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Spokane, Washington  Est. May 19, 1883
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Proper lawn care pays off through mowing season

Frank Fey Special to the Voice

I’m resting here on the sofa glaring through the shutters at the driving rain we need so badly.

I see the precious sustenance for all that is growing out there, from the tiniest garden seedlings to the tallest trees in our vast forests. Vast! That’s my lawn! Especially when it’s time to do the mowing!

And that seems to be every other day with so much water falling. The daily temperatures gradually reach toward long days of tank tops and sandals and yes, superrapid plant growth. I think I can actually see my grass growing right now.

I’m growing weary of this grass “harvest” I seem to be having every week. My mower doesn’t like it either.

Though seemingly dry on the surface, the extra tall lawn is still wet underneath. The chute that the cuttings fly through on the way to the catcher clogs up.

Now I have to shut the engine off, if it hasn’t already lugged to a choking halt. Now I am faced with reaching under the mowing deck to grab gooey globs of grass.

As I grip a handful, the liquid chlorophyl oozes through my dank fingers. Anyone for “lawn tea”?

Enough of this. I am going to do some research and analyze the situation and figure out how to keep my lawn under control from now on.

I’ll begin by carefully checking into my local resources, such as the WSU-Spokane County Master Gardener Plant Clinic, The Inland Empire Garden Club, and my favorite neighborhood nursery.

I’m going to quit dumping high-nitrogen liquid fertilizer on my lawn and switch to a granular product that will dissolve slowly over a longer period through the root system. When I apply the granular type, I’m going to disseminate it from my broadcast spreader so lightly that I will barely be able to see the particles fly through the air.

I’m going to apply a maximum of only three applications throughout the mowing period: first week of May, middle of June and the middle of September. Pretty simple.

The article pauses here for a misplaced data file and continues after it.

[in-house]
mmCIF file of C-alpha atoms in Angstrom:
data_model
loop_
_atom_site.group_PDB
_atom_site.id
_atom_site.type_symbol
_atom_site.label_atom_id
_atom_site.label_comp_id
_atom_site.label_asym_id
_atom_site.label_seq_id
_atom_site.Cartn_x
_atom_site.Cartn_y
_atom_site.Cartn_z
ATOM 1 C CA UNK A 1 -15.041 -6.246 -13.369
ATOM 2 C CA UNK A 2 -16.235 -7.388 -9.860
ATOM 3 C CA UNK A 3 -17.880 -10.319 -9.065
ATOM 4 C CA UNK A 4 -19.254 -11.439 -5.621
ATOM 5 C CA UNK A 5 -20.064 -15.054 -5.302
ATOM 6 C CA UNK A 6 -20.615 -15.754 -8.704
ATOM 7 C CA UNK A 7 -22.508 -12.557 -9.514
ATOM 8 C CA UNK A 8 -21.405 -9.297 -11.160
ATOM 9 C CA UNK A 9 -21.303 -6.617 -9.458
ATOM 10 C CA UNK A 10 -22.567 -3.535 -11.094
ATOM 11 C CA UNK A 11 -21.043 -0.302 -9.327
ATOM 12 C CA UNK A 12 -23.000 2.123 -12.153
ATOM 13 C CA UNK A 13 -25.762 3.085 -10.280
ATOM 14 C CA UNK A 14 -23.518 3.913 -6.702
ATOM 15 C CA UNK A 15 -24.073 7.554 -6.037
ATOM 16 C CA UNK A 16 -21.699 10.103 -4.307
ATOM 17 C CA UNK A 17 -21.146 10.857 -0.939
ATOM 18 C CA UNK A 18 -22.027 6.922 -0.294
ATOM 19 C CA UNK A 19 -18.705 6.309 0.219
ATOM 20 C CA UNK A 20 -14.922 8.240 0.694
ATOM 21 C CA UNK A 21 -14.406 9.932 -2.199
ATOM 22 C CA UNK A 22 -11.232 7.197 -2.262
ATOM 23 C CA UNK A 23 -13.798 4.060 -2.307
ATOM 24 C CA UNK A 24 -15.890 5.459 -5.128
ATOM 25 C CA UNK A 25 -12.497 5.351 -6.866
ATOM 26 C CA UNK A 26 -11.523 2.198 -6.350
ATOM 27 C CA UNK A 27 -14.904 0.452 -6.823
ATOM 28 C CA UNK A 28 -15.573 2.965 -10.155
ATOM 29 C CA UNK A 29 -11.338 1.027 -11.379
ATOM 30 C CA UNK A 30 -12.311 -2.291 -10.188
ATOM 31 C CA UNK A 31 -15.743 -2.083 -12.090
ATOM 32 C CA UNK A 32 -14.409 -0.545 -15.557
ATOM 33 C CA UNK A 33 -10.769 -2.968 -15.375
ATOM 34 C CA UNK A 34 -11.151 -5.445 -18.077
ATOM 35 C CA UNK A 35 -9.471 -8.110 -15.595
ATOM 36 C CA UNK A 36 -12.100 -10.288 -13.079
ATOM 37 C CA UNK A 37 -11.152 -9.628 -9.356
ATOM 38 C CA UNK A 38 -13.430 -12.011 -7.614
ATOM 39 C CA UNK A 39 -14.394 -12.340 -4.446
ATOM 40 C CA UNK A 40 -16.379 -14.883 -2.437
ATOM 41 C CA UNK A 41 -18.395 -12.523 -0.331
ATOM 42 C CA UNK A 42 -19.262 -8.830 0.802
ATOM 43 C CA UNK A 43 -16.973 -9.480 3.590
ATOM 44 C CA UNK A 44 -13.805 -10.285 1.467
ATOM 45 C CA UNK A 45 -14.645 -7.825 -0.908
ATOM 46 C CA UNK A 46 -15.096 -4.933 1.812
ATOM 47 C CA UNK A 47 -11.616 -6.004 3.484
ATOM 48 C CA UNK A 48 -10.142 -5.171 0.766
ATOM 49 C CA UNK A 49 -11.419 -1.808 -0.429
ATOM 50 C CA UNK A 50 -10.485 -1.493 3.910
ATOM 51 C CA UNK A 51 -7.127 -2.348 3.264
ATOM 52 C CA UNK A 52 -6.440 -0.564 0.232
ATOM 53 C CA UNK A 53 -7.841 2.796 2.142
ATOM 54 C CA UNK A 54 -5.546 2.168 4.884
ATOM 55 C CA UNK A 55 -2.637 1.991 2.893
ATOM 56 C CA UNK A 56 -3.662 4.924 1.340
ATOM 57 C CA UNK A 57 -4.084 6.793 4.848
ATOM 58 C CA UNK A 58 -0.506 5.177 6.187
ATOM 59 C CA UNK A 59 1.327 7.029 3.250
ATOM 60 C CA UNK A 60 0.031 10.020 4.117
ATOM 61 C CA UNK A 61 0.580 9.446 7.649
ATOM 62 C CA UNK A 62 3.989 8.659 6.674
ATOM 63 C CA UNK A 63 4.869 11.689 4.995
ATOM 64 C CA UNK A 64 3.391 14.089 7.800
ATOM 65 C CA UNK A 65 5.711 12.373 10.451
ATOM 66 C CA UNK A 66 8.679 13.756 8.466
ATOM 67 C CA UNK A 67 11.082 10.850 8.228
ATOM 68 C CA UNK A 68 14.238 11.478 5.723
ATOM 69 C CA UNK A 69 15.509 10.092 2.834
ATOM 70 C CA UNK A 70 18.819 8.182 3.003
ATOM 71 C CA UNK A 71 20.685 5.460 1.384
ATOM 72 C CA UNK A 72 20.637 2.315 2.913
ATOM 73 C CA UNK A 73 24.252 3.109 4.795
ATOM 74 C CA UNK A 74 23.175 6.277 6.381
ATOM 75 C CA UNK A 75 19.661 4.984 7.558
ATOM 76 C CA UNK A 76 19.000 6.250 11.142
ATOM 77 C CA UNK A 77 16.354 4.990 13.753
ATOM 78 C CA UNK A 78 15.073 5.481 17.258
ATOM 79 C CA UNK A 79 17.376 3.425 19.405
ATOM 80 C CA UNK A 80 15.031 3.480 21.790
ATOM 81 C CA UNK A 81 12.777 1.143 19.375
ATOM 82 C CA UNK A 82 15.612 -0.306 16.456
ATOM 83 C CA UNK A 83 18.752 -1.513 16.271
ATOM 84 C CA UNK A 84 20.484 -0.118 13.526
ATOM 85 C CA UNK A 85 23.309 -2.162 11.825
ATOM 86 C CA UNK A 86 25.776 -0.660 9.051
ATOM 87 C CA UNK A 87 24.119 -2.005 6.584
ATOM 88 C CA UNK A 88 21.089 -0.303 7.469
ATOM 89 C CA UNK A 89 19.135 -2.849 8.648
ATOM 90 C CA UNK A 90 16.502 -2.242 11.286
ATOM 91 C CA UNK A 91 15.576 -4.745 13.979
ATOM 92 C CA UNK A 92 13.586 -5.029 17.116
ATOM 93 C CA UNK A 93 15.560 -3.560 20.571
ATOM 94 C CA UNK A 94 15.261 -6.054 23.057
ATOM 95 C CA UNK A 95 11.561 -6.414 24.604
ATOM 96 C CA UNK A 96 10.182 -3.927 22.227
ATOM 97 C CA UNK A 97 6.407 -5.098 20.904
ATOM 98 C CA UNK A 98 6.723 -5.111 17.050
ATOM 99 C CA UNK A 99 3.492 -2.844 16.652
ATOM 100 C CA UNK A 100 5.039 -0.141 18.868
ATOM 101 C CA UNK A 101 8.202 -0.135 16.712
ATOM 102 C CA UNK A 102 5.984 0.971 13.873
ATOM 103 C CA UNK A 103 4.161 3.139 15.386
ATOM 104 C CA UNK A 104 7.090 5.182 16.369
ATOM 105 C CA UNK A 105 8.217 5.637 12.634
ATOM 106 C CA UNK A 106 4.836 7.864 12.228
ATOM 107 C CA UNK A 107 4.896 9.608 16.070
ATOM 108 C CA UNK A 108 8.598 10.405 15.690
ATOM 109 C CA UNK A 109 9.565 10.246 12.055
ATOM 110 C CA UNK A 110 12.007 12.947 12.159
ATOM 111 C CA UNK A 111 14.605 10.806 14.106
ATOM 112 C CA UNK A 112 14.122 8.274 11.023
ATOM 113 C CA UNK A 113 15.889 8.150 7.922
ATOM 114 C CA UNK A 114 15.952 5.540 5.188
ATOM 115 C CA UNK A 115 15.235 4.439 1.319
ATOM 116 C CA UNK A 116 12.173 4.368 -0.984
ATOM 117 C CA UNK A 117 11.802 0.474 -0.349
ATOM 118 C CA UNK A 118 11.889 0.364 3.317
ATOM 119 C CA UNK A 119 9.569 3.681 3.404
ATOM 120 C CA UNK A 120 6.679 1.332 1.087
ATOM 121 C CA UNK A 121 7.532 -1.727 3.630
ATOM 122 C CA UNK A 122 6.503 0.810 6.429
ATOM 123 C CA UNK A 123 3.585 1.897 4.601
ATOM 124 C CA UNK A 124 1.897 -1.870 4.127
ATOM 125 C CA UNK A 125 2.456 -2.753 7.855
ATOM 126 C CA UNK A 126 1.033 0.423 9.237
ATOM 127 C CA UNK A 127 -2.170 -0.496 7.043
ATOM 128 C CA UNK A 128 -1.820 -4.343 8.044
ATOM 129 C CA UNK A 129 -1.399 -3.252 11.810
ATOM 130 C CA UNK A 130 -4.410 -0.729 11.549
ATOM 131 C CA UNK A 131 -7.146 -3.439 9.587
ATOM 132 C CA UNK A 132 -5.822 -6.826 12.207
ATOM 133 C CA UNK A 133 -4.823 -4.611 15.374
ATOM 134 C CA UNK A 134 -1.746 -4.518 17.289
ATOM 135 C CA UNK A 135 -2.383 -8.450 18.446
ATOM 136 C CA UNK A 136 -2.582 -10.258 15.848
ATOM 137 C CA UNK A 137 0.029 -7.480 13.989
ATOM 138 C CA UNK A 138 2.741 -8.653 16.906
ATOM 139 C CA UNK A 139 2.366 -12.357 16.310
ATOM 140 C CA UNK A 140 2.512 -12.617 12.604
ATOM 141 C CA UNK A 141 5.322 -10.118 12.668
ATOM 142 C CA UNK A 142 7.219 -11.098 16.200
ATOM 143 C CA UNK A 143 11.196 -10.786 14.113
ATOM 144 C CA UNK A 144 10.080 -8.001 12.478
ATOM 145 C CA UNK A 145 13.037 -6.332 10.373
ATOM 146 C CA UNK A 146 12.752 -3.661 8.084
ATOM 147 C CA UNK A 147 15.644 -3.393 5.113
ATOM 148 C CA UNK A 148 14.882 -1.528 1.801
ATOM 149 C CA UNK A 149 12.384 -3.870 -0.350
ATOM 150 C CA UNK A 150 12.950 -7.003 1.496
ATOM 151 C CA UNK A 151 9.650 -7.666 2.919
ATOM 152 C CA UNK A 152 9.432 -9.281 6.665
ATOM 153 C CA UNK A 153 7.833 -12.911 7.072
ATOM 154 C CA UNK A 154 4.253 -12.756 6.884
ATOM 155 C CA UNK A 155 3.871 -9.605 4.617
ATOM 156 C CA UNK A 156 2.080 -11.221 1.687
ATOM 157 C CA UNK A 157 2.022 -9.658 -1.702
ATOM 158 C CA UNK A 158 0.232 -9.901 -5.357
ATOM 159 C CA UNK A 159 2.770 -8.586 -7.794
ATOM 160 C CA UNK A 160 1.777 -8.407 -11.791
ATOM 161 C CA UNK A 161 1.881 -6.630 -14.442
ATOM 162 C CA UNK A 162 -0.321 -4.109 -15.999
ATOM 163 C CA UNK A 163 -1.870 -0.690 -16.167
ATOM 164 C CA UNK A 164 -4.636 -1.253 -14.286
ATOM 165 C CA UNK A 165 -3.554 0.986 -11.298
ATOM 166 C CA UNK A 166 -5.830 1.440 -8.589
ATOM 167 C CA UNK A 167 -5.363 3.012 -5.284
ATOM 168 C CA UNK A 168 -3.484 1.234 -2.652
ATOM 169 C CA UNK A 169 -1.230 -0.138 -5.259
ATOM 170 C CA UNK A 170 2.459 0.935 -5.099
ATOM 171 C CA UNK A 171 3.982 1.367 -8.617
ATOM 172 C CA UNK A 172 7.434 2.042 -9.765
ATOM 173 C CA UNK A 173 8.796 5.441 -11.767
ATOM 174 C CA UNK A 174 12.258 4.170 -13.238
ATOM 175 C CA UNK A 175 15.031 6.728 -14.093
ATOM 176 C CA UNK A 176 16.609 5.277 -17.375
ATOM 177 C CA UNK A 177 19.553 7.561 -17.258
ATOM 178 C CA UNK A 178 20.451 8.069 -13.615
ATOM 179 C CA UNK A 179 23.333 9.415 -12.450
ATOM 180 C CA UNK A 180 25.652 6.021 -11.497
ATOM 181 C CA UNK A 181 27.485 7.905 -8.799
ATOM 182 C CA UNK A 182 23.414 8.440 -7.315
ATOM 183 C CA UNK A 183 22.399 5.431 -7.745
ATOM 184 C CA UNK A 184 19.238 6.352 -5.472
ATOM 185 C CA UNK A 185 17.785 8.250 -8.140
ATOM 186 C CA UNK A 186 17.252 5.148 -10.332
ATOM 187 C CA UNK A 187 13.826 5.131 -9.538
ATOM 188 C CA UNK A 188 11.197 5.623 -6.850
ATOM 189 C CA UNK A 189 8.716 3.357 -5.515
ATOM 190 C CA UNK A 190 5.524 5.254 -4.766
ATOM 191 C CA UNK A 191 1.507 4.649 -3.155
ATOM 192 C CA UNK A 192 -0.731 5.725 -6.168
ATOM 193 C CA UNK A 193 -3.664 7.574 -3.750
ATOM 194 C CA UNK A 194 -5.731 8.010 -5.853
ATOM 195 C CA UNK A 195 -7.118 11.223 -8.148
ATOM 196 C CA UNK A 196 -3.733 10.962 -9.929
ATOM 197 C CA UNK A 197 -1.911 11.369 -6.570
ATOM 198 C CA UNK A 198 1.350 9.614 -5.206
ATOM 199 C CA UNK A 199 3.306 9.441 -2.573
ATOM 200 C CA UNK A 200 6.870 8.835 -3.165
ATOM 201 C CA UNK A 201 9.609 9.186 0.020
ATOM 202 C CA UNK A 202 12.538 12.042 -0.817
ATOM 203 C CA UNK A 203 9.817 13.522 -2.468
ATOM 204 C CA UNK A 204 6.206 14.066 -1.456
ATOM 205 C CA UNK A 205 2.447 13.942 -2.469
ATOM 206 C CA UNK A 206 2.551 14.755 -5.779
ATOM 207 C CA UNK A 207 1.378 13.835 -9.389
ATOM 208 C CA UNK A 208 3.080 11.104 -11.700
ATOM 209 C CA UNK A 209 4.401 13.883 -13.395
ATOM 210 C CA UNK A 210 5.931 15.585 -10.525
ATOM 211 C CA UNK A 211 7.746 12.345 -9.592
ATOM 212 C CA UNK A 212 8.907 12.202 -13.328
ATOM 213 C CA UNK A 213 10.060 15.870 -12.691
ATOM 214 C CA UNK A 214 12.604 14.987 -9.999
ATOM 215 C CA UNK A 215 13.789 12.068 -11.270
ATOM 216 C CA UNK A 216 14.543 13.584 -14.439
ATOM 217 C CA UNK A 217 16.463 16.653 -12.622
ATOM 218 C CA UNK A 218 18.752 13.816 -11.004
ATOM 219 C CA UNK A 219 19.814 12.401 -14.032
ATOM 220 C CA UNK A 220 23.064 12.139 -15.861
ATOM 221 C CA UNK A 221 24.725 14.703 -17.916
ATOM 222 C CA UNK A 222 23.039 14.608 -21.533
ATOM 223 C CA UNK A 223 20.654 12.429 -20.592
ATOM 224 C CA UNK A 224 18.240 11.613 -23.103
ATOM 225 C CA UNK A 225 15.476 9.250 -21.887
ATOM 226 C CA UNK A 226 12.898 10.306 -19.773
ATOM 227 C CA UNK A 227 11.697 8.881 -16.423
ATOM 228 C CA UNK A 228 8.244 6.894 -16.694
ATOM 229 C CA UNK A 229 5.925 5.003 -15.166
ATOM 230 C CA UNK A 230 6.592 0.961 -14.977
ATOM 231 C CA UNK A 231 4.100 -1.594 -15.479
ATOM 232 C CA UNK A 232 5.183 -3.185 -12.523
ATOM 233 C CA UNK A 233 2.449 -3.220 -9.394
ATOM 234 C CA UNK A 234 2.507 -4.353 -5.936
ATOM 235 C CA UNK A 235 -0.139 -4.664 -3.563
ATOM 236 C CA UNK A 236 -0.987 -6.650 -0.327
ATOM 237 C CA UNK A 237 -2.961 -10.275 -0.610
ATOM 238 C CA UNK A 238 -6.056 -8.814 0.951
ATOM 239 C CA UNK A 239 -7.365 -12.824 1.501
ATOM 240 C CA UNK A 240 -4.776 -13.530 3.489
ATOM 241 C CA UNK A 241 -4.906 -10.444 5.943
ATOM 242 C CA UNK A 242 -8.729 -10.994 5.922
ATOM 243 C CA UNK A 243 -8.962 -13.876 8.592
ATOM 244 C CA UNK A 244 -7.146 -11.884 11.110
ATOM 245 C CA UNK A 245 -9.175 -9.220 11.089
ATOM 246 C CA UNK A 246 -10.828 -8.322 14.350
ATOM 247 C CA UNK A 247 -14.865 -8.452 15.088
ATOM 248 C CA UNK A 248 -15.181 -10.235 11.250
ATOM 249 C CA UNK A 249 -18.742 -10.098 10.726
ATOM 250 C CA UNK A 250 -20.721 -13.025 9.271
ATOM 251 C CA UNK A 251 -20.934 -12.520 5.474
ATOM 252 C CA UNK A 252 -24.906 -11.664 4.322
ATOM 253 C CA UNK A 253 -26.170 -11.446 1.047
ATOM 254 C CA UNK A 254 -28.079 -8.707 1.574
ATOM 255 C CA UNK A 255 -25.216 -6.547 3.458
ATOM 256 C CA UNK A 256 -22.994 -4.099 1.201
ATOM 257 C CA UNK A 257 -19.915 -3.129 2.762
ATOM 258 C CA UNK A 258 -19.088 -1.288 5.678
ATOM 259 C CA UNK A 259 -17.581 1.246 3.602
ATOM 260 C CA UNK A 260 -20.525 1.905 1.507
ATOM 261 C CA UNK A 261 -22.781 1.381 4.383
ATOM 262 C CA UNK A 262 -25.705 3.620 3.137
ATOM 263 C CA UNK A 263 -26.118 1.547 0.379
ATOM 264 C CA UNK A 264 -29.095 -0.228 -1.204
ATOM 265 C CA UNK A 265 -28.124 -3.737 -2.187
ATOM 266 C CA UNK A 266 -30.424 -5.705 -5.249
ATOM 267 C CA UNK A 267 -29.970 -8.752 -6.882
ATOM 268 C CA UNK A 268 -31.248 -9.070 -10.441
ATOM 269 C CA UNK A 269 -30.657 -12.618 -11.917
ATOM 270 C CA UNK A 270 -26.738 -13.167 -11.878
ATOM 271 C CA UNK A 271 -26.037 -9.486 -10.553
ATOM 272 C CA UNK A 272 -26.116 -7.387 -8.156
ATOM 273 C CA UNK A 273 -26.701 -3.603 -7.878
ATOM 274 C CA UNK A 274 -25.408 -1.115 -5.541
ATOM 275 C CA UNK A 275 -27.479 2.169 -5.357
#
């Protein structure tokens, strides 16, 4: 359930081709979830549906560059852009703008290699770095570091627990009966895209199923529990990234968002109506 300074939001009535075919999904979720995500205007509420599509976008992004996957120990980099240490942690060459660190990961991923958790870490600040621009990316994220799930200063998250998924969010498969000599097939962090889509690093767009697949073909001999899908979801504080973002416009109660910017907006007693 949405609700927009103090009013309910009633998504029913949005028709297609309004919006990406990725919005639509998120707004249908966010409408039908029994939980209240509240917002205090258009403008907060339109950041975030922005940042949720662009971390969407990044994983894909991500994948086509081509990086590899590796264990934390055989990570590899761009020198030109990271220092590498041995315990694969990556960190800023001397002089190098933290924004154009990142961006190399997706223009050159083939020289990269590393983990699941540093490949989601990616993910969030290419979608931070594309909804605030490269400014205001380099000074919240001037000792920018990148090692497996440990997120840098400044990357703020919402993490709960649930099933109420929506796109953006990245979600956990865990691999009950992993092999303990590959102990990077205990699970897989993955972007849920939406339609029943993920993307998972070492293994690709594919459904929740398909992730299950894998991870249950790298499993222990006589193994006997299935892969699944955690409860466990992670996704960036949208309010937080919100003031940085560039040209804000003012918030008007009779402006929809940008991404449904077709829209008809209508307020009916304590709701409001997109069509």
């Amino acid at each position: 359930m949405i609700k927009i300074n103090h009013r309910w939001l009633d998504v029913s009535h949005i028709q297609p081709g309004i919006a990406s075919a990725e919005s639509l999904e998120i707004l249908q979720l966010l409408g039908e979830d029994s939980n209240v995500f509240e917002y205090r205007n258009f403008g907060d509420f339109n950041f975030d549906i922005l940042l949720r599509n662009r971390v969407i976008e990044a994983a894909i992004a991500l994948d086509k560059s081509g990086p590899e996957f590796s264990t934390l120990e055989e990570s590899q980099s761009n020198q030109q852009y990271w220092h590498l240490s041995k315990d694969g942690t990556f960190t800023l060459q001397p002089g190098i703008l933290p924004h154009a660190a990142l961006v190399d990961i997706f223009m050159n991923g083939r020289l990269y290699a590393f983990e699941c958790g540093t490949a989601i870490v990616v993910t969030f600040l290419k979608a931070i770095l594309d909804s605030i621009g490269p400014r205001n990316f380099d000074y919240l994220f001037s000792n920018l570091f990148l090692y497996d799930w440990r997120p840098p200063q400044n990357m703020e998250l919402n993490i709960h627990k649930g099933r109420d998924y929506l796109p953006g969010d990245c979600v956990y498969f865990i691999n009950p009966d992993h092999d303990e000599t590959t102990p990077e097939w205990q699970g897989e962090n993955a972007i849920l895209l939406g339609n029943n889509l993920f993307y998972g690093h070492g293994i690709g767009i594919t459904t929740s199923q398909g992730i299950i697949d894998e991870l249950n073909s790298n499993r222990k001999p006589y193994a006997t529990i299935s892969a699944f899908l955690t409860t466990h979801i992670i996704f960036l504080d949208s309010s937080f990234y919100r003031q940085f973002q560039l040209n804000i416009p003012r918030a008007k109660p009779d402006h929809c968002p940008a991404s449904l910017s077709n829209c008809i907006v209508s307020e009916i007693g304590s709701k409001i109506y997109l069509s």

I will apply what we will call a “winter feeding” after the mowing season has subsided, about the first week of November, when the grass begins to become dormant. That will be the magical treatment that will slowly penetrate the ground and enter the root system at its leisure.

My neighbors will wonder why in the heck I’m all bundled up out there running a spreader on my faded turf but, boy, will they be impressed when they view the glory of the green in the spring.

From now on when I water, I am going to be aware of the weather so I can switch the automatic sprinkler system to “off” or to “rain” mode. This will prevent oversaturation, thus conserving water – a true bonus.

I will make sure the sprinklers will apply a maximum of 1 inch of water per week and no more. I can measure this by setting out shallow pans to catch the water accumulation.

If I’m watering three times a week, then I want to see about one third of an inch of water in the pan per watering – no more!

Here’s something I am really going to enjoy. I’m going to begin grasscycling (WSU-Spokane County Extension Bulletin C059).

No, not riding my bicycle over people’s lawns.

This is a relatively new idea also called mulching mowing. I will mow the lawn without a catcher. That’s right!

I’m going to be using a mower with special cutting blades and a special baffle system under the deck that pulverizes the cut grass. Then the grass is deposited back into the lawn, leaving barely a trace.

Those tiny particles will decay as they are acted upon by millions of microbes in the soil. Then this grass material will serve as nutrient for the lawn, thus reducing the need for commercial fertilizing by at least 20 percent.

Such a deal. I love it.

Bye bye, grass catcher. Can’t wait to go outside and do some mowin’.

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